Still, it doesn’t mean we need to sleepwalk through the rest of our story. Every once in a while, it’s good to touch the wet paint next to the sign warning us not to.

Having balls doesn’t mean putting them up on the chopping block of recklessness. Being fearless isn’t synonymous with stupidity. If anything, our courage should be even greater as we age, not dissipated for simply knowing better. We don’t need to mirror our 20-something daredevil behavior to feel alive. We just need to give ourselves permission to make better mistakes.

Christine Macdonald
KikiBlogAneurysm

Shit just got real: my brain aneurysm

It’s been weeks since the docs told me about my little bubble brain. They didn’t use those exact words, but I prefer a sugary colloquialism over the actual medical diagnosis: “Intracranial Aneurysm.”

What started out as a personal quest to get to the bottom of my twelve-day migraine (landing me in the ER twice) ended up being the very beginning of a new adventure: discovering, learning about and living with this ticking time bomb.

brain%20aneurysmTruth? I thought a brain aneurysm was a stroke. But after a crash course with a couple of top-notch neurosurgeons, I now know better. I learned that an aneurysm of the brain is a weakened area of a blood vessel. If it ruptures, this causes bleeding in the brain – which is called hemorrhagic stroke. Roughly fifty percent of people will die immediately, the other half, brain-damaged.

If. Rupture. Stroke. And, scene.

If. Those two letters joined at the hip have been a storm cloud hovering above me since my diagnosis. It’s one of those words that, when on automatic replay is guaranteed to heighten anxiety, perpetuate insomnia and toss you around in a cyclone of worry and fear.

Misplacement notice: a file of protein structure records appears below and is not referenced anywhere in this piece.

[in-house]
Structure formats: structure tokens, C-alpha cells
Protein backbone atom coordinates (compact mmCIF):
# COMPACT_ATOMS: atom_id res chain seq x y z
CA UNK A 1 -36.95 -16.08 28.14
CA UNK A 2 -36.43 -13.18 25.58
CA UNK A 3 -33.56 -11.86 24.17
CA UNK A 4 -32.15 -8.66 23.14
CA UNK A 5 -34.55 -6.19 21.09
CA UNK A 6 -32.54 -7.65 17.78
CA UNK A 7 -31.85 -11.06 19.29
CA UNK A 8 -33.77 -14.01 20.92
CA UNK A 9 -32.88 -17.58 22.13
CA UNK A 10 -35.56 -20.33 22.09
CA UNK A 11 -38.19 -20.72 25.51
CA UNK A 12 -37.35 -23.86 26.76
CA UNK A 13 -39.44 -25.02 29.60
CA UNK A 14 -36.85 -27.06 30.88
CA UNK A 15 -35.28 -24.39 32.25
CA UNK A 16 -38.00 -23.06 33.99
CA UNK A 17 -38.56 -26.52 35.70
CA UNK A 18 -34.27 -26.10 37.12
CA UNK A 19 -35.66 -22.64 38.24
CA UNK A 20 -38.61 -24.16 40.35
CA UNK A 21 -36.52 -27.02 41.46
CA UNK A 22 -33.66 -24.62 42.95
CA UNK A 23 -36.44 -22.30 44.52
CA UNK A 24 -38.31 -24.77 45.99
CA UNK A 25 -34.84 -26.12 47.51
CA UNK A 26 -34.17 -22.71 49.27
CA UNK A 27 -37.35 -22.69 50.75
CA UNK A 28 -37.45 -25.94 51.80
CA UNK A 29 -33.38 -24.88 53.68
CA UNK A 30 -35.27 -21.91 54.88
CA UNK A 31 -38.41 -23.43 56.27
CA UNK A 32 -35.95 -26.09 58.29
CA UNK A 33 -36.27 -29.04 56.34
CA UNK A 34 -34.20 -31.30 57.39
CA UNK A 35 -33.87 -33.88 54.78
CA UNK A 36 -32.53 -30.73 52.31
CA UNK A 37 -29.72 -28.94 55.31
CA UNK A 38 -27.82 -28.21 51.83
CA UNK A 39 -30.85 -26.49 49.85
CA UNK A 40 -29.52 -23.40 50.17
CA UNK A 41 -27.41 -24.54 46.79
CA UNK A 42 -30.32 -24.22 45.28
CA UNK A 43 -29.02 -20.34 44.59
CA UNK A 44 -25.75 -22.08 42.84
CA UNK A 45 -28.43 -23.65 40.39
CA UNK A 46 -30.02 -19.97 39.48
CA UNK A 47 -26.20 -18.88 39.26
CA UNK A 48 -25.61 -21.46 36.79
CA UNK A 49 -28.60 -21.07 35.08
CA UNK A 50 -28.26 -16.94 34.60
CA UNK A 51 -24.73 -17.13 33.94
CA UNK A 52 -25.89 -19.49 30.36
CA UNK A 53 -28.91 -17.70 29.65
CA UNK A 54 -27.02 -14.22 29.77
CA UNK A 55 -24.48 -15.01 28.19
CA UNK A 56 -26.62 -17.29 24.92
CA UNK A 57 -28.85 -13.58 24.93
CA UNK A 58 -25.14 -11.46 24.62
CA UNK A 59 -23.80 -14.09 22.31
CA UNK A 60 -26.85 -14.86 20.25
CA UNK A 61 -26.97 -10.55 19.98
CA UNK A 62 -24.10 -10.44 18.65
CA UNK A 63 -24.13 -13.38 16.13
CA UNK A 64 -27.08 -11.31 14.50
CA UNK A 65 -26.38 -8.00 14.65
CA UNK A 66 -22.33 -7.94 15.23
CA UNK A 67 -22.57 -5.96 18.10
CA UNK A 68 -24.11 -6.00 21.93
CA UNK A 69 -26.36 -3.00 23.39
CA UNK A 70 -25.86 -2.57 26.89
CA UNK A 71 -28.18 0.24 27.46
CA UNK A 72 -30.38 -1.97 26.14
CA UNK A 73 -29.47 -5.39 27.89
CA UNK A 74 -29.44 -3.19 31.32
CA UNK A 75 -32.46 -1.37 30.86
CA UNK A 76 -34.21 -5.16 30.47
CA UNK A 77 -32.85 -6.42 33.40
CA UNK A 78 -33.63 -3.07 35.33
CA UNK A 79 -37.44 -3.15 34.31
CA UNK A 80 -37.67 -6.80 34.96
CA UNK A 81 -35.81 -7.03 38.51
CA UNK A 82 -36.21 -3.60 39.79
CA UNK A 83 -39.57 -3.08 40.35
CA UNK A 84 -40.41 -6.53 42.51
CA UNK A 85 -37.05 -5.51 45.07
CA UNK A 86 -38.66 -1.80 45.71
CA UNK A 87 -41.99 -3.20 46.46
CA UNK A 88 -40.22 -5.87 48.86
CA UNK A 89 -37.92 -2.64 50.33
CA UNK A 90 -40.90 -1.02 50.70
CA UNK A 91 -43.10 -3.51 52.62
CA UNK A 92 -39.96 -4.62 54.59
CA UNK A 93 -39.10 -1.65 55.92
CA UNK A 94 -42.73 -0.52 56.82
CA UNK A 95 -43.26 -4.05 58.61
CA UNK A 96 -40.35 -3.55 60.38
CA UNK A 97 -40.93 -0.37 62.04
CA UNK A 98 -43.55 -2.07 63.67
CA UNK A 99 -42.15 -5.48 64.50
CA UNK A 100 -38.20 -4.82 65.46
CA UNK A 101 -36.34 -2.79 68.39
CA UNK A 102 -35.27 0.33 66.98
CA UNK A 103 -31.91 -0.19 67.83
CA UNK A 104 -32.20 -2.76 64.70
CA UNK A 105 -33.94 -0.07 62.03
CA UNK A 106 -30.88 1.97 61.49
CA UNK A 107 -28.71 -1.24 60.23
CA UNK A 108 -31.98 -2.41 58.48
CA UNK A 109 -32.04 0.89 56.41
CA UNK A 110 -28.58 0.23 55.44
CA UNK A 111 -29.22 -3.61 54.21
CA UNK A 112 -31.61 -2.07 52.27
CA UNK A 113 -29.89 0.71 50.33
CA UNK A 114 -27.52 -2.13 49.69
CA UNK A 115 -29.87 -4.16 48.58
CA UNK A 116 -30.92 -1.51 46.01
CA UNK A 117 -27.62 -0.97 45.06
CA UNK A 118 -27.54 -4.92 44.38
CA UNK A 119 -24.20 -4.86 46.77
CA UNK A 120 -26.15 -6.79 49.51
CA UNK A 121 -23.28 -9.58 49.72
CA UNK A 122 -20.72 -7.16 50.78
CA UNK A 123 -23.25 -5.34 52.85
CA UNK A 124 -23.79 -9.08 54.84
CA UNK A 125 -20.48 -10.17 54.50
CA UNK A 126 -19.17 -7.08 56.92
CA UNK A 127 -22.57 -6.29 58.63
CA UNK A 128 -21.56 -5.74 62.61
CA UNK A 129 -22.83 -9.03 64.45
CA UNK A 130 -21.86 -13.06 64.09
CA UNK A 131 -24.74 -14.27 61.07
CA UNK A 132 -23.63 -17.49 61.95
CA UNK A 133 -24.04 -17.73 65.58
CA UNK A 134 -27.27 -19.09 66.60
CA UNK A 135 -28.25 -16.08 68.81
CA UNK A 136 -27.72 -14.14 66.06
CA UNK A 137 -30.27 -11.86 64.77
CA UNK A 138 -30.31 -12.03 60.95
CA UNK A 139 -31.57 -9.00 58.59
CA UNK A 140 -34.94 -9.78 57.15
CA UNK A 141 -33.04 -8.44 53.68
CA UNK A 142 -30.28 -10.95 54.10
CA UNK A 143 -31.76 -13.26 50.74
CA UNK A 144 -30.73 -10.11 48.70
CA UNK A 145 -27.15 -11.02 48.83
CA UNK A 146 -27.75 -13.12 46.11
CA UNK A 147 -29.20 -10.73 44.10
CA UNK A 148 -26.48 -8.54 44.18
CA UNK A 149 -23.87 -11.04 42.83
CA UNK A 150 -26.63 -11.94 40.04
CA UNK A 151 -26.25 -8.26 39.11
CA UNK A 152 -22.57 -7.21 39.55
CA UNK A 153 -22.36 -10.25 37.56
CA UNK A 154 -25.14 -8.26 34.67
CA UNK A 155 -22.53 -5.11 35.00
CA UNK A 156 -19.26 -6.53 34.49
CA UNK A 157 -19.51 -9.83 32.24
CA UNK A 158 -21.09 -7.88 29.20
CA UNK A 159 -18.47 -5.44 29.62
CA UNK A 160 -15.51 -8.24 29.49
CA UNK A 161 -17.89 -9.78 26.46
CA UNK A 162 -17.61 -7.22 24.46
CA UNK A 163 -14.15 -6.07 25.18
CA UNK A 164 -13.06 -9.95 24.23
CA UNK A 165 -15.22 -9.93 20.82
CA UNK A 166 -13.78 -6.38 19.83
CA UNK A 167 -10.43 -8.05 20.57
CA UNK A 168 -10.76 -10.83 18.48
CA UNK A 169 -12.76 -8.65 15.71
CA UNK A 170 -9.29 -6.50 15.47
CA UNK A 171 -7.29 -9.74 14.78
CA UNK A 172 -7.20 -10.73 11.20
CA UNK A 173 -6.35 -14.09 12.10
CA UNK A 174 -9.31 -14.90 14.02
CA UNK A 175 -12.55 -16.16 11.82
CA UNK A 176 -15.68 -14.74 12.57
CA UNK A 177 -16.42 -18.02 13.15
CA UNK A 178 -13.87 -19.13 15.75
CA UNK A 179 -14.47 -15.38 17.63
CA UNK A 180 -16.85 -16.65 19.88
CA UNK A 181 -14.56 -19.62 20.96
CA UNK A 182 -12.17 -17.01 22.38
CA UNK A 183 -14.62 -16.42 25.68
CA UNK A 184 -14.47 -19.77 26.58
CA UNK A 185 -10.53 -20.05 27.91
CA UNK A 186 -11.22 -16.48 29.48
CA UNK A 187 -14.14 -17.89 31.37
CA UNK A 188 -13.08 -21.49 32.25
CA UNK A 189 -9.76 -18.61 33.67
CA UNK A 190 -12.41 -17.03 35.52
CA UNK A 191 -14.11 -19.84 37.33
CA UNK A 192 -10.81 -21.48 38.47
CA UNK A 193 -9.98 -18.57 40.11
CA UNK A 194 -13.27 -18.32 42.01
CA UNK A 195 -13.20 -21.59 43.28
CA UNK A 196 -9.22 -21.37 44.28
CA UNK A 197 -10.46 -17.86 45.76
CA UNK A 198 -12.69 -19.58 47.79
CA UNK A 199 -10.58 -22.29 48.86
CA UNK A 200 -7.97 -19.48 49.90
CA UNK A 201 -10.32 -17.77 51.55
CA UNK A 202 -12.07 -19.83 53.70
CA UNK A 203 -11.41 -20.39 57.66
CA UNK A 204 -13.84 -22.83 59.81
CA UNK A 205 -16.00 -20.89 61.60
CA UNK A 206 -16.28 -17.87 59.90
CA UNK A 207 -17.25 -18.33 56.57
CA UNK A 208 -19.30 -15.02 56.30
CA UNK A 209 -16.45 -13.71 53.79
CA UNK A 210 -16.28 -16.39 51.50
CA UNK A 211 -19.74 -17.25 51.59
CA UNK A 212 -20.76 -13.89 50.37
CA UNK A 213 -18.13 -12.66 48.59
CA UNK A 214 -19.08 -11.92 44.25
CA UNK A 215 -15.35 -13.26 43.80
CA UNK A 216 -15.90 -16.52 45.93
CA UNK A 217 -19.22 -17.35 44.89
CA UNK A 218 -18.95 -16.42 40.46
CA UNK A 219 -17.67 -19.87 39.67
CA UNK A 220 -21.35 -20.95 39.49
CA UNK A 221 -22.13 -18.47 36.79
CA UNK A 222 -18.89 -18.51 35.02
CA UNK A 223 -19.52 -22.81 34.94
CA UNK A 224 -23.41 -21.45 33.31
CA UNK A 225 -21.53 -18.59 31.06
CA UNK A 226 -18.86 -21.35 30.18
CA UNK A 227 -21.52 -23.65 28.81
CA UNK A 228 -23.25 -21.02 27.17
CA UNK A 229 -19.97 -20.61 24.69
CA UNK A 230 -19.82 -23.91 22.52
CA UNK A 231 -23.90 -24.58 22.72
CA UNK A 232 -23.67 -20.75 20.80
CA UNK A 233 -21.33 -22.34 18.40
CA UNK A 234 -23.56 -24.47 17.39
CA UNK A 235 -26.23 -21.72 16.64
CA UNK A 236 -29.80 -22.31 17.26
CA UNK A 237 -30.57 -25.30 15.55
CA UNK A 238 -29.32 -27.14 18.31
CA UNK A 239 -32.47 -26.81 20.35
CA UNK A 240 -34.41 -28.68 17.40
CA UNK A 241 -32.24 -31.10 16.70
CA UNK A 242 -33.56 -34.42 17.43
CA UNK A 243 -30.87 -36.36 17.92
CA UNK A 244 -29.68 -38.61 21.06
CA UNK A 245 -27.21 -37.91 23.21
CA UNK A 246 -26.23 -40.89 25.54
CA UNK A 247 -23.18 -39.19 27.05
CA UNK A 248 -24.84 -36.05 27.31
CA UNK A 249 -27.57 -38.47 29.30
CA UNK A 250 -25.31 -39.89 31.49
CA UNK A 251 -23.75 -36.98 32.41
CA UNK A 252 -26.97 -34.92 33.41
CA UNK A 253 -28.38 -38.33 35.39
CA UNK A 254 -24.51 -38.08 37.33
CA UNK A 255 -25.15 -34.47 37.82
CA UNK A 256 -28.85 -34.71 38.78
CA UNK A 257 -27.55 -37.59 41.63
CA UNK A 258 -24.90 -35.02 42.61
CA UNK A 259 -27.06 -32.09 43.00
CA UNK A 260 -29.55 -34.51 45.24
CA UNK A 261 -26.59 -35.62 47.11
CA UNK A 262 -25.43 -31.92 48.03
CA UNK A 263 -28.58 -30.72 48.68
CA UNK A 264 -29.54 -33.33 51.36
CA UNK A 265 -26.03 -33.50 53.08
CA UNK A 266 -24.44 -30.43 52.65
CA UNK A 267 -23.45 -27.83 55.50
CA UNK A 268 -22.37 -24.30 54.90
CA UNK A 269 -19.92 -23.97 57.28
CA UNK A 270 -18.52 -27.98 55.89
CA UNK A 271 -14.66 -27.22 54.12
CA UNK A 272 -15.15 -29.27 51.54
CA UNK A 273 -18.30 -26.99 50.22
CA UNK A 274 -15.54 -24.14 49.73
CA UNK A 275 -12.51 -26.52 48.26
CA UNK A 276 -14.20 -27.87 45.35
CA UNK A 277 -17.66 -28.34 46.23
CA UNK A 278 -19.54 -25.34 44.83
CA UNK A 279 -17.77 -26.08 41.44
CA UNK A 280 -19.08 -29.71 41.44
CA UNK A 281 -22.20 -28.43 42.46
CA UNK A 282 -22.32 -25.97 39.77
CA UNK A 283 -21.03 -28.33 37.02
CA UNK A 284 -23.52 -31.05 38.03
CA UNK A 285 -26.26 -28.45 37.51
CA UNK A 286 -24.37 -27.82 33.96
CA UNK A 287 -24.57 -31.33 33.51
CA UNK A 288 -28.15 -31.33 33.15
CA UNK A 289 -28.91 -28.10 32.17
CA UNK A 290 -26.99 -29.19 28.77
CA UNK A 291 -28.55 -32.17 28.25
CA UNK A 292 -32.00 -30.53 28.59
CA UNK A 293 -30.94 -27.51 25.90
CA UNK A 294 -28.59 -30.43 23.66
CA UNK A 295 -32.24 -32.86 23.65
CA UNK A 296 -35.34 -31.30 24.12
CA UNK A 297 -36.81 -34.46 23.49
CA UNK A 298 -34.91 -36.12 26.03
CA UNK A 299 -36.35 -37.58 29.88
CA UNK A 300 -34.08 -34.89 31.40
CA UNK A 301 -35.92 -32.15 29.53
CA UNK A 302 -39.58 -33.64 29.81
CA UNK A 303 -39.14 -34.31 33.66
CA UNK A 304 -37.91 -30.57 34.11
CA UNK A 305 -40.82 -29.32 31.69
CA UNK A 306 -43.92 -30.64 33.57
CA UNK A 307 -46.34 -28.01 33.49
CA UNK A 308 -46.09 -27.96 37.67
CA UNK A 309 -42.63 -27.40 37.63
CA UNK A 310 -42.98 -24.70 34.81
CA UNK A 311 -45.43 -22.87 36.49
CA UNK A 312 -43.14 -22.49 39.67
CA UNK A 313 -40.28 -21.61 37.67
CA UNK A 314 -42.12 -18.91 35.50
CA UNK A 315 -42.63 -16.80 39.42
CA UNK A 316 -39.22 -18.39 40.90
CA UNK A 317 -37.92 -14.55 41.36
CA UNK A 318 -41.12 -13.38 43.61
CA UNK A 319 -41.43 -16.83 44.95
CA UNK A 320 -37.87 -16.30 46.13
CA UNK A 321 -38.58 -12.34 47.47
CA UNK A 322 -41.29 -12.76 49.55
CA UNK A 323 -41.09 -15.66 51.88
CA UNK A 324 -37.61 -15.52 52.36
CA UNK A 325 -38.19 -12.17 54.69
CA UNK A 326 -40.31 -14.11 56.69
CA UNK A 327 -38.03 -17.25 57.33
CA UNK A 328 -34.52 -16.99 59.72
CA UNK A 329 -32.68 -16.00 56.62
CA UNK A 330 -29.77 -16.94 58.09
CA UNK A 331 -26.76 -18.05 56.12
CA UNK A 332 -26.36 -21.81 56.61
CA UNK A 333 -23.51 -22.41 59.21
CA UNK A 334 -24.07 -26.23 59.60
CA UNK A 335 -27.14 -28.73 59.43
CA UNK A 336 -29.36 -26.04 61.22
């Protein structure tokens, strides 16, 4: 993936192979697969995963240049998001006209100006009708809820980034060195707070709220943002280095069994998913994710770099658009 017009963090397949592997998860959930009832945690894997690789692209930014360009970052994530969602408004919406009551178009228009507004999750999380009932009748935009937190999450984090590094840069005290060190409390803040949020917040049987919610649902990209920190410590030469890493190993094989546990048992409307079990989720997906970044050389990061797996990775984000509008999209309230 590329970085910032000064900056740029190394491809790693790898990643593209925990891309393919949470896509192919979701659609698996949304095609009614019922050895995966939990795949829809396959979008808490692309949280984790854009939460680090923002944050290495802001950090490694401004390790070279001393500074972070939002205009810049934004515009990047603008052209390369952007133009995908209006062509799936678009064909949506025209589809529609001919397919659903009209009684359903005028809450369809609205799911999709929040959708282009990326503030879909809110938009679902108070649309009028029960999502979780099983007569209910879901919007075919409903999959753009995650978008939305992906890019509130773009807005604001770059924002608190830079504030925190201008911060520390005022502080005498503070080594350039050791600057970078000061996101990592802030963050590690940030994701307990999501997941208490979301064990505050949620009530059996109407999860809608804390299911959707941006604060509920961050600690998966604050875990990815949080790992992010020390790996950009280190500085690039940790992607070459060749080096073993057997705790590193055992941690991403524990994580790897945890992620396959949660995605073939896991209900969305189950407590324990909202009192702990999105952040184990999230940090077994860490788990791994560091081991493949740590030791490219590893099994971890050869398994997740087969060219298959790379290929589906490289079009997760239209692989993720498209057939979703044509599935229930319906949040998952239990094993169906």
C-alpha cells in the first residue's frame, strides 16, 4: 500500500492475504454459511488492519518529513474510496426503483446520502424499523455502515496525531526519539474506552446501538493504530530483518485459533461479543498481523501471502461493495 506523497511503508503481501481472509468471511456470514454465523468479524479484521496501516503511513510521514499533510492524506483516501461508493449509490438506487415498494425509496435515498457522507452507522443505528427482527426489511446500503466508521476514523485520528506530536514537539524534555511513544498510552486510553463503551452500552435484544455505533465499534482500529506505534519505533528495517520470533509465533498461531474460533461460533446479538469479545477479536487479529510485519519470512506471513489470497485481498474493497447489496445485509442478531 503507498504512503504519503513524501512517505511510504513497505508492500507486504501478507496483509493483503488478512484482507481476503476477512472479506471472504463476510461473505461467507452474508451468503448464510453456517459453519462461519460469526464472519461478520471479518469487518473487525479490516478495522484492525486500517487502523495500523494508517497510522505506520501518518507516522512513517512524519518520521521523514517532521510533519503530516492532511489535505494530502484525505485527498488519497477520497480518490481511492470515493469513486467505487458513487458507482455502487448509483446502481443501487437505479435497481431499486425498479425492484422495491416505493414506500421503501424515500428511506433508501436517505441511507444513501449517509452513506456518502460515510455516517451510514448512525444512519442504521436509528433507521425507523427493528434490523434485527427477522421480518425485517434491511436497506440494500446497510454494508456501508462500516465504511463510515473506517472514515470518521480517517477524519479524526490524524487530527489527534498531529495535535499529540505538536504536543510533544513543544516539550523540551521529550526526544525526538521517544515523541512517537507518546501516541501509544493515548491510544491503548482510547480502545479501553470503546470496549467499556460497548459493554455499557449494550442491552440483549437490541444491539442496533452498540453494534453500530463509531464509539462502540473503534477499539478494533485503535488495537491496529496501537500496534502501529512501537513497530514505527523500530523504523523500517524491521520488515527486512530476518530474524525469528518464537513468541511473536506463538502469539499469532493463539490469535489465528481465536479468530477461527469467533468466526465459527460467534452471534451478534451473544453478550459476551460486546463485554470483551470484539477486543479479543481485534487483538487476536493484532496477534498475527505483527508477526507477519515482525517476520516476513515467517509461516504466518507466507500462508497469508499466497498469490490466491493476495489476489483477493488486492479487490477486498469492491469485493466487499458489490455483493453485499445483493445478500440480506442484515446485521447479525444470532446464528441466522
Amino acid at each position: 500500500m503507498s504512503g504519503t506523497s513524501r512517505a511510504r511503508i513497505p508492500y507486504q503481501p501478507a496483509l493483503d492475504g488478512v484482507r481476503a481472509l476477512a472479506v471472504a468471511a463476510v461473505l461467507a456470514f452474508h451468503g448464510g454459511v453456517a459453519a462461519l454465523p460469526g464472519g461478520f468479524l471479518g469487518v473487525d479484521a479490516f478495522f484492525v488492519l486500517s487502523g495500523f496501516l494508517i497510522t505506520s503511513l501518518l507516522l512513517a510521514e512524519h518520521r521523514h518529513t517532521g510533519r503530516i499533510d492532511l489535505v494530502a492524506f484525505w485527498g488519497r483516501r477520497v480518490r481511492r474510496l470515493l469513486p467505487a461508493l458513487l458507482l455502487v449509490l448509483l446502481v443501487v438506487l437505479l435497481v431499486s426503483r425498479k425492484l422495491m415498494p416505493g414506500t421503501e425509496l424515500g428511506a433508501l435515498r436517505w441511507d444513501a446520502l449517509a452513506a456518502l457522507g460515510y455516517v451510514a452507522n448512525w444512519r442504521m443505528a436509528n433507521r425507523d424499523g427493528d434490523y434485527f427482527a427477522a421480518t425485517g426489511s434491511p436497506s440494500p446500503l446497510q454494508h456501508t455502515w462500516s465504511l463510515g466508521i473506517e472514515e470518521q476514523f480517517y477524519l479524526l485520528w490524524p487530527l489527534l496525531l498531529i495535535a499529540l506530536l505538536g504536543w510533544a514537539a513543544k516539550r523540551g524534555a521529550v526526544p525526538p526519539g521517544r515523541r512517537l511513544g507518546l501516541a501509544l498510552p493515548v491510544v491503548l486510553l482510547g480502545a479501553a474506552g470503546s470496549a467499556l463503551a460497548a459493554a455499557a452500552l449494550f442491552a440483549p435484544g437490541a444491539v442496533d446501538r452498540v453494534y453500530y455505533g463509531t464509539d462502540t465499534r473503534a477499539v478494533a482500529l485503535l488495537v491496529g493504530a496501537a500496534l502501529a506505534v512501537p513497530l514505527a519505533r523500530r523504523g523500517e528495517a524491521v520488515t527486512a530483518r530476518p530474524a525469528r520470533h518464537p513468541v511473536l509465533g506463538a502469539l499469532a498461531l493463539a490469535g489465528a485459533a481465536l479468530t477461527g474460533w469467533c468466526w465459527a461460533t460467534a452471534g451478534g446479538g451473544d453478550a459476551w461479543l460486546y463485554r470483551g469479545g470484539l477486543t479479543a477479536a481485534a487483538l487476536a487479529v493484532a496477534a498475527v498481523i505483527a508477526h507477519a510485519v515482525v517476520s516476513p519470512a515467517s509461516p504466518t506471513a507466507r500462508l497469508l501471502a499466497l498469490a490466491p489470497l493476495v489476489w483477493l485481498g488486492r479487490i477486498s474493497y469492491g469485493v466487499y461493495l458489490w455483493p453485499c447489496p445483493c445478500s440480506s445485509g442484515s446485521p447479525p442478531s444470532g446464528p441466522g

Everybody has their Ifs. If they finished college, saved more money, accepted a job offer, stayed

Christine Macdonald
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A lesson in Weird

Years ago in the mid-nineties when my niece was around seven years old, we passed a book store during one of our special one-on-one days. I loved hanging out with Sydney (still do) – especially since my sister and I couldn’t be more different.

My older sister Laurie is the left brain, practical, problem-solving thinker. Me? I marinate in my right-brain-ness; satiating on the creative, fanatical, finger-painted wonder that is my messy life. You want neat, tidy, brilliant, finance-managing and scary-smart logic? Laurie is your gal (I’m in awe of her brain, actually). I’ll be in the music aisle dancing to Earth Wind and Fire, swinging my unkept auburn locks while my overly-priced-candle burns away – wondering where all my money went.

When it comes to the thinkers and feelers of the world, no one is any better or worse than the other – we’re all just wired differently. It’s actually pretty great, once we get past our “my way or the highway” vibe.